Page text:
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Appeal No: 01.29.2002;
Appeal target: CHF 652,199;
Appeal coverage: 71%
"At a Glance"
Although the National Society (NS) was successful in gaining increased support from donors in 2002, there were still needs for further support for the organizational development (OD), disaster preparedness (DP), and humanitarian values programmes.
A joint branch assessment mission undertaken by the Sri Lanka Red Cross Society (SLRCS), the International Federation and the International Committee for the Red Cross (ICRC) to identify the needs of five northern branches traditionally working in conflict-affected areas in the first half of the year also identified short, medium and long-term needs of these branches. A programme based on the assessment submitted by the Spanish Red Cross Society on behalf of the Sri Lanka Red Cross Society to the European Commission's Humanitarian Office (ECHO) to cover a six-month programme to address some short-term needs in these branches is now underway in close cooperation with the ICRC.
The three components of the International Red Cross and Red Crescent Movement in country agreed that the recommendations from this joint assessment should lead to a nation-wide branch development programme, as the issues of capacity building facing these branches remain the same as those facing the remaining 20 branches. A nation-wide branch development programme with full cooperation among the three components of the Movement is the underlying need in order to maximize the impact of the Sri Lanka Red Cross Society's service delivery at the community level.
The new trilateral memorandum of understanding (MoU) which was anticipated to be signed in September between the Sri Lanka Red Cross Society, the ICRC and the Federation to improve strategic coordination and planning between all components in the future in the spirit of the "Strategy for the Red Cross Red Crescent Movement", was finally signed in March 2003. It is hoped that a comprehensive branch development strategy will be drawn up for sharing with a wider set of partners.
Overall analysis of the programme
Since the first round of peace negotiations between the government of Sri Lanka (GOSL) and the Liberation Tigers of Tamil Eelam (LTTE) in September 2002, four sessions of talks took place. The parties agreed to bring the peace process forward, responding to the overwhelming call of the people of Sri Lanka and to create the conditions for lasting peace, prosperity, and respect for human rights. Both the GOSL and LTTE already expressed their resolve to address issues pertaining to a lasting political settlement of the ethnic conflict in Sri Lanka, pursuing a step-by-step approach. The following round of talks in Berlin, Germany was expected to address political and fiscal aspects of federalism, human rights and child recruitment. The sixth round of talks, in Japan from 18-21 March, is to be followed by a donor conference in June in Japan. The agreement was therefore made to have the World Bank be the custodian of the North East reconstruction fund and solicitations were made to the international community to commit funds to support this. Due to on-going peace talks, trust and confidence is gradually increasing between the previously warring parties. Traffic to and from the north is back to a certain level of normalcy with the International Committee of the Red Cross (ICRC) acting as an intermediary. Half of the displaced Muslim population who had settled in the government's camps in the north-eastern, north central and western provinces have already returned to their homes while the other half resettled elsewhere in the country. Tamils, displaced within the northeastern province have started their own return process but face difficulties as their land is yet to be cleared of mines and military installations.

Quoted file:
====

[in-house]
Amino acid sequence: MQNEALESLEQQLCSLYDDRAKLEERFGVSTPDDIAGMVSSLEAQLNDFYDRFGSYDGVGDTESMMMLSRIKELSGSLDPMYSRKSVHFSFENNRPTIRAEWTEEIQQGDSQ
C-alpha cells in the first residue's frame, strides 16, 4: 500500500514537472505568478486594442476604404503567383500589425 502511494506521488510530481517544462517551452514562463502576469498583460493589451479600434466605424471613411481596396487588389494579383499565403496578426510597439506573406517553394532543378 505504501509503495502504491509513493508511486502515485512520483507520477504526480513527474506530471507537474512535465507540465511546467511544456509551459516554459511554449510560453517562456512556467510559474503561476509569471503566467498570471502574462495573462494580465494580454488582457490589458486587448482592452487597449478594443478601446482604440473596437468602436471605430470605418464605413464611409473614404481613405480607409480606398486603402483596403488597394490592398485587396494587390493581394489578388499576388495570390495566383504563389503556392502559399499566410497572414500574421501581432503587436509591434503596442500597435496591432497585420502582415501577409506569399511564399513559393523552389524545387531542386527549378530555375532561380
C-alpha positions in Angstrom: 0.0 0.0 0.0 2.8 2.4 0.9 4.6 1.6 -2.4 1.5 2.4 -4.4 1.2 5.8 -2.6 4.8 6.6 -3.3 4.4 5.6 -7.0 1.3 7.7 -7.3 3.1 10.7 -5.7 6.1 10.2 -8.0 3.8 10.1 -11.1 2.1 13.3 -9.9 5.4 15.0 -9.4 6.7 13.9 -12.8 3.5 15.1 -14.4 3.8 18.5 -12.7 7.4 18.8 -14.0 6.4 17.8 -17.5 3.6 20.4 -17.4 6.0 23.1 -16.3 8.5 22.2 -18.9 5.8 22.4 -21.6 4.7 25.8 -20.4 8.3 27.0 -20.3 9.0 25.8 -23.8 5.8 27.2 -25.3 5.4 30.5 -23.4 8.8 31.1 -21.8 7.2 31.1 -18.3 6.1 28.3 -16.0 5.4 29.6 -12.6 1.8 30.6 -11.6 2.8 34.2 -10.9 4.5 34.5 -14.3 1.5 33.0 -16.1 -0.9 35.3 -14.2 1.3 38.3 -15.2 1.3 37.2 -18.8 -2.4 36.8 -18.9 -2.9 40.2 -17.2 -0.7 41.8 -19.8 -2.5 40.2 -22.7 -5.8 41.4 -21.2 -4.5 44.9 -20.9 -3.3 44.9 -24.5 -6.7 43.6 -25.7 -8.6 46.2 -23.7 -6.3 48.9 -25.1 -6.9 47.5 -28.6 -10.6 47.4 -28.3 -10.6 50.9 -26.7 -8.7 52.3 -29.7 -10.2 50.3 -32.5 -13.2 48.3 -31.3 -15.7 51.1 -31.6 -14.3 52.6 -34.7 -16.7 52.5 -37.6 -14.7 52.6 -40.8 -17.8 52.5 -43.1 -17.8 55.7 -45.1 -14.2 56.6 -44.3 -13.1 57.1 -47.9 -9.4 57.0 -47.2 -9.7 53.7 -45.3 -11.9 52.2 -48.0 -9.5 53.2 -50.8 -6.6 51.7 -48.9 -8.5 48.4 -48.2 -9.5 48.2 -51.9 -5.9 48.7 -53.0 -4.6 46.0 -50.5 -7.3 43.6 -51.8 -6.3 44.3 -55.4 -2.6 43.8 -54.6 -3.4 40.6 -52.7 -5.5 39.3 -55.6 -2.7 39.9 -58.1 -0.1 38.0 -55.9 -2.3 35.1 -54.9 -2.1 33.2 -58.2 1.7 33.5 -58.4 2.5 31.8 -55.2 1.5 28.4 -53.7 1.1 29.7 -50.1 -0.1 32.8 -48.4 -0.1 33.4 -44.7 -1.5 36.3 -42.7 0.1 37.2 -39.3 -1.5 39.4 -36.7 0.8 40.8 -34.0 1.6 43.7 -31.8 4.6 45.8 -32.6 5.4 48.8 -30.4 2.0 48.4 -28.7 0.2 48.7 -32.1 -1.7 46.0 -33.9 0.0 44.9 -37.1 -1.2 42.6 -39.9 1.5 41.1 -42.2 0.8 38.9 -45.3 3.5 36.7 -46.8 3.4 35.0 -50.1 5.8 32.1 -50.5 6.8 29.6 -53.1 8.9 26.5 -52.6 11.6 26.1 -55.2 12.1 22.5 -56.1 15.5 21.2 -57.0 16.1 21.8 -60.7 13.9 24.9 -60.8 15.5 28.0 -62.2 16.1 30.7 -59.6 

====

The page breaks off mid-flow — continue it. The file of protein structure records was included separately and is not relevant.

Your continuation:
The government's determination to resort to non-inflationary methods of borrowing and keep the budget deficit between 7.5-8 per cent of the GDP rules out substantial direct relief in the short-term, aiming at a medium term reduction of living costs and increase in job opportunities. Purchasing power of the majority of the population remained low, and unemployment rates, particularly in the rural sector, did not show improvement. Growth in the agricultural sector and the recovery in the manufacturing sector are imperative to improving the employment situation and to absorb the 150,000 young people who enter the labour market every year. The GDP growth was strengthening at an estimated three per cent for 2002, along with the strong performance of the services sector, which now represents more than 50 per cent of the GNP. Consumer price inflation continued to decelerate. The interest and the exchange rates remained stable. Contraction in manufacturing production may have bottomed out. There was a sharp recovery in tourist arrivals, and growth in the telecom market remained strong. Exports were enjoying a rebound; while garments and tea exports were rising, and imports in all major categories recovered. As a result, foreign exchange reserves were rising. The 2002/2003 budgets, which were announced in early November, suggest the economic reform combined with relaxed monetary policy will continue.